Structural Natures and Nature’s Structures
“People who spend time with my work are amazed that they move slightly when touched- they are incredibly strong, but they are also surprisingly delicate.” Sculptor DeWitt Godfrey has spent his professional life fascinated by the physics and practical application of materials. The hallmark of his current sculptures are conical metal sections, which when multiplied and combined create works of placid organic beauty. These ovoid shapes give Godfrey’s work the uncanny ability to appear to change shape as light transforms their convex and concave surfaces. “My works arise out of a process in which I am always in touch with what the materials show me regarding what forms are possible. This is as true for the elements that make up the sculptures themselves as for the architectural structures and natural landscapes that are the settings for his commissions. Godfrey refers to this process as “form finding as opposed to form declaration.”
Godfrey impresses this way of thinking about the nature of sculpture upon his students. He asks them to consider how a work of public art will be in dialogue with its surroundings. Will the work change the conversation between the various elements of the space, as well as the flow of the people who pass through it on a daily basis? “We also have to consider the element of time,” Godfrey says. “Many public spaces, especially on the east coast, have buildings that span many decades, even centuries. The artist has to be very sensitive to any new additions to the mix.” As an example of this Godfrey references his sculpture “Concordia,” a work constructed out of about a dozen steel cylinders arranged in honeycomb fashion. “Concordia” sits atop a tiled Art Deco façade and rests against one side of the upper floor of a late 19th-century neoclassical building. The gentle dips in the metal provide a startling visual link between the geometric plant forms of the 1930’s and the more opulent Greek revival columns of the 1800’s. The piece is arresting, especially when nighttime illumination sets off the gleaming interiors of the tubular elements.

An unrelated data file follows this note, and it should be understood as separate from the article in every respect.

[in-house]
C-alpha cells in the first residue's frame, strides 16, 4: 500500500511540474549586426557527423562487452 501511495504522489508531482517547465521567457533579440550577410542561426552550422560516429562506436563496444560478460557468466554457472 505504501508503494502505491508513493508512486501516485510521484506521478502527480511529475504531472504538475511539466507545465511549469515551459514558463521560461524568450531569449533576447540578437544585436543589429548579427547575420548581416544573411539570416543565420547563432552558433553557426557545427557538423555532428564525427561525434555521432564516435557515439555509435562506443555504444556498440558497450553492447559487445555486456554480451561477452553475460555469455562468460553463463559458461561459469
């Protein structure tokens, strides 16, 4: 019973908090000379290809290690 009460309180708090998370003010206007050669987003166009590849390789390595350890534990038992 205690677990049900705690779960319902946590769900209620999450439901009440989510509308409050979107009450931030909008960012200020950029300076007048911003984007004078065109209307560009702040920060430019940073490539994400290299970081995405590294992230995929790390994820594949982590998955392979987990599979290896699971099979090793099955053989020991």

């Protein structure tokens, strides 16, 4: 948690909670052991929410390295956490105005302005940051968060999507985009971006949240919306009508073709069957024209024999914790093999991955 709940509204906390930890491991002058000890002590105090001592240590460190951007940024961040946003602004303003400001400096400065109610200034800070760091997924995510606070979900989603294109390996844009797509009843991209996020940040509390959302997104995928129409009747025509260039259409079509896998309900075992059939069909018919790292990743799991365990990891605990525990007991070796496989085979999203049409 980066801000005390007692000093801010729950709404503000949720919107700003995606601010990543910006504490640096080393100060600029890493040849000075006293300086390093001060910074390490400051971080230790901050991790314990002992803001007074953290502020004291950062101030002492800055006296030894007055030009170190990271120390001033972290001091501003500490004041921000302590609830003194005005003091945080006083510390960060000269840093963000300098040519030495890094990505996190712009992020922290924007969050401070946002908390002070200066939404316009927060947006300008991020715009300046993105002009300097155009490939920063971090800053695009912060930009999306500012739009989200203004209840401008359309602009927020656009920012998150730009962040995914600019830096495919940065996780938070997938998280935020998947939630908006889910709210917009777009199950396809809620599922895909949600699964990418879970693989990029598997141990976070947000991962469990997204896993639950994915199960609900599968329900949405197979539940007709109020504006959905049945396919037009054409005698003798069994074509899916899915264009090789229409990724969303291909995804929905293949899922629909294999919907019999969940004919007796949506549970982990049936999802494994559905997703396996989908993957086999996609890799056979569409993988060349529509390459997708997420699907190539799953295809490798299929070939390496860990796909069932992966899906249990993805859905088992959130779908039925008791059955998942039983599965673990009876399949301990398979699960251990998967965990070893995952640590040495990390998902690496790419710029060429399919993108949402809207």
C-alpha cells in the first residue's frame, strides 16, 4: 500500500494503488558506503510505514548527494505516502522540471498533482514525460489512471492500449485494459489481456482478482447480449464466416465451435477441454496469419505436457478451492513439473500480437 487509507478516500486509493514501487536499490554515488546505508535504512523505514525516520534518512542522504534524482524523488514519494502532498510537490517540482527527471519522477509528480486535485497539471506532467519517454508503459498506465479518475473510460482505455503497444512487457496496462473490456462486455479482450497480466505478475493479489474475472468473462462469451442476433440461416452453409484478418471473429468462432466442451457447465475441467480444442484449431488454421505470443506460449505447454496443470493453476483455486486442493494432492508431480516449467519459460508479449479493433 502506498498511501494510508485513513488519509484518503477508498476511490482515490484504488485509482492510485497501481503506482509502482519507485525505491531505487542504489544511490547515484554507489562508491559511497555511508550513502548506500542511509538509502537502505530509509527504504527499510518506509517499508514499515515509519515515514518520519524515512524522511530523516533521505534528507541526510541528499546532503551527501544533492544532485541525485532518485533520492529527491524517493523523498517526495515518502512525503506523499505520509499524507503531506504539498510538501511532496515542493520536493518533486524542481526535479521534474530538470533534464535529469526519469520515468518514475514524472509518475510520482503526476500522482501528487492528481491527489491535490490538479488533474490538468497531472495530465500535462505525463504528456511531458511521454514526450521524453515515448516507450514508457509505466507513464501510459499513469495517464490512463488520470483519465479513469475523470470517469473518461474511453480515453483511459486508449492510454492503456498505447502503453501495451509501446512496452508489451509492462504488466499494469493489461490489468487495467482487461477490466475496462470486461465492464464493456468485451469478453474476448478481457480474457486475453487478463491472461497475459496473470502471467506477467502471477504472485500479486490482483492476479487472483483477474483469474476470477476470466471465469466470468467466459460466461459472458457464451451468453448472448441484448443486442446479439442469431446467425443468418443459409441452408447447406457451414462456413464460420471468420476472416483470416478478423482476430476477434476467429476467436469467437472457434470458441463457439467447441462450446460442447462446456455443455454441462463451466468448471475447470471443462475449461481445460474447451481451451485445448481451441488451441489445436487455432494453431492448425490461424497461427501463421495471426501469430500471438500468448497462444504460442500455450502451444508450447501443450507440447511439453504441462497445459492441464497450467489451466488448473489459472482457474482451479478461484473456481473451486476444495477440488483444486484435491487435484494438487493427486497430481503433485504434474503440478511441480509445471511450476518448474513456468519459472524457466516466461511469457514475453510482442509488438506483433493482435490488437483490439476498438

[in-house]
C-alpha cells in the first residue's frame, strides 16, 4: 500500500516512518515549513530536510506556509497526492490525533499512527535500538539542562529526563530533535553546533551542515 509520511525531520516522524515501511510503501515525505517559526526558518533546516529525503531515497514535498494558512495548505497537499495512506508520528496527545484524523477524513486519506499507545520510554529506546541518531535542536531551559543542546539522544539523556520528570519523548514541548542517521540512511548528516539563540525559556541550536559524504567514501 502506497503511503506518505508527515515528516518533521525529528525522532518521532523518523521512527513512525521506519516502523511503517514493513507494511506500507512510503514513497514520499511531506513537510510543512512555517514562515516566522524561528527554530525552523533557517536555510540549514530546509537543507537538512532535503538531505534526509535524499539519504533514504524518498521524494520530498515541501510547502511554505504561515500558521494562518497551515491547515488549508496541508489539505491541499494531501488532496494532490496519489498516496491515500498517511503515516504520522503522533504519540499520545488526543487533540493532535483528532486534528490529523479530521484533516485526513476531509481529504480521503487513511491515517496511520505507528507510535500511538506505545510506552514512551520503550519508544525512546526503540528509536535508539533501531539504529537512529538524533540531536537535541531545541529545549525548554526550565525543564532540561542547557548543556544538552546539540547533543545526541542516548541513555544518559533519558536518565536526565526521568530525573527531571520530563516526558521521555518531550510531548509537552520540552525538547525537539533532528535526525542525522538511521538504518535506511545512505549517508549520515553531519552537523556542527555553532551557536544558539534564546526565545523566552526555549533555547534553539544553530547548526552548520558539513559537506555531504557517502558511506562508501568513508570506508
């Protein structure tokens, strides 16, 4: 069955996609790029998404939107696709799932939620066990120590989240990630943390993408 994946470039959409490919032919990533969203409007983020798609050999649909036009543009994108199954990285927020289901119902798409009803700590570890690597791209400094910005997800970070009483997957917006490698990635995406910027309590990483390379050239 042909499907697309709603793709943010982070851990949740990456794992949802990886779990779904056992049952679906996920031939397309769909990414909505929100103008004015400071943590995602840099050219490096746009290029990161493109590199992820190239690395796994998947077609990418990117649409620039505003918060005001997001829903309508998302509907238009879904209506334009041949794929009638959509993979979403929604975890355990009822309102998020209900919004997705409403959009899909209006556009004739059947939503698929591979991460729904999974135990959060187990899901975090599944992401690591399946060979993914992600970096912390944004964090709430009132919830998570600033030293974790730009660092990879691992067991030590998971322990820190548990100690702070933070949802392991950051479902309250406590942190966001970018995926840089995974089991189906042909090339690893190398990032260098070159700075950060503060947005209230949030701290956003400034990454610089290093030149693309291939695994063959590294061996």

“Odin,” a thirteen-ton sculpture created for Colgate University, where Godfrey is a professor of art and art history, was created in collaboration with mathematicians and engineers and supported by the Picker Interdisciplinary Science Institute.
“Odin’s” oblong elegance echoes throughout the smaller ellipses of which it is comprised. The sculpture is reminiscent of sea-sponges, ocean colonies of unicellular organisms, or soap bubbles. “The work takes its cue from natural structures, but by working with engineers and highly sophisticated algorithmic programming we have been able to extrapolate and build on those natural structures,” Godfrey points out.
That “Odin” takes its name from the Norse deity of wisdom seems apropos. Odin gifted humans with the alphabet and mathematics and was later identified with Mercury, the Latin god of learning. Both were masters of shape-shifting and could easily blend in when they traveled among mortals to test them. Positioned as it is within a small quadrangle at the university “Odin” seems to have mysteriously materialized from out of thin air or grown up from the ground. Godfrey’s sculpture feels like some kind of otherworldly visitor, yet one that adroitly takes its cues from its surroundings. Odin’s spore-like mass is quite literally built up out of the principles of higher-mathematical and engineering experimentation – an example of science and art in harmonic balance.
An informative and eye-popping video of the making of Odin can be seen here.
Inspired Follies & “Enspired” Monuments
‘Folly,” a recent commission for a private collector in the Hudson Valley, pays homage to the small ornamental buildings built by 18th-century aristocrats on their country estates. Though this work couldn’t be more different in style from those architectural confections, it draws on the playfulness and the ornamental nature of its namesake. Like a gathering of sea-foam or the fringe of a forest mushroom, “Folly” appears like a product of nature, at times solid and then transparent to the views of the forest around it. “We are in the process of creating a companion for this piece that will take into consideration the stream that flows nearby,” says Godfrey. “The curvature of land and water will of course be one of the guiding principles here.”
Commissioned by the Traverse City Arts Commission in memory of Bryan Crough, a visionary civic and cultural leader, Godfrey’s monument “Enspire” echoes the shape of a small chapel or ceremonial hut. One large ring appears as the doorway where visitors may enter the sculpture. Once inside they are completely surrounded by the cellular forms that are heaped up, rising up into gentle dome.
By changing the first letter of the titular word from “i” to “e”, this sculpture announces its power to draw people into its center. If “inspire” means to bring about an opening of the imagination and the experience of creative possibility (literally “to be filled with spirit”), then to “enspire” would seem to imply something more physical- to be drawn into a place and to be directed upward. This is a subtle difference but a key to the nature of this work.
An invitation to enter, whether real or merely visual, is a major component of Godfrey’s public sculptures. This interpenetration of space creates a lightness and metaphysical psychology, where his work can be experienced from within as well as from without. Godfrey’s sculptures are paradoxically complex, and yet guided by simple structural systems based on the mathematics of nature. Indeed, the possibilities are endless when emerging from the mind of this talented and thoughtful artist.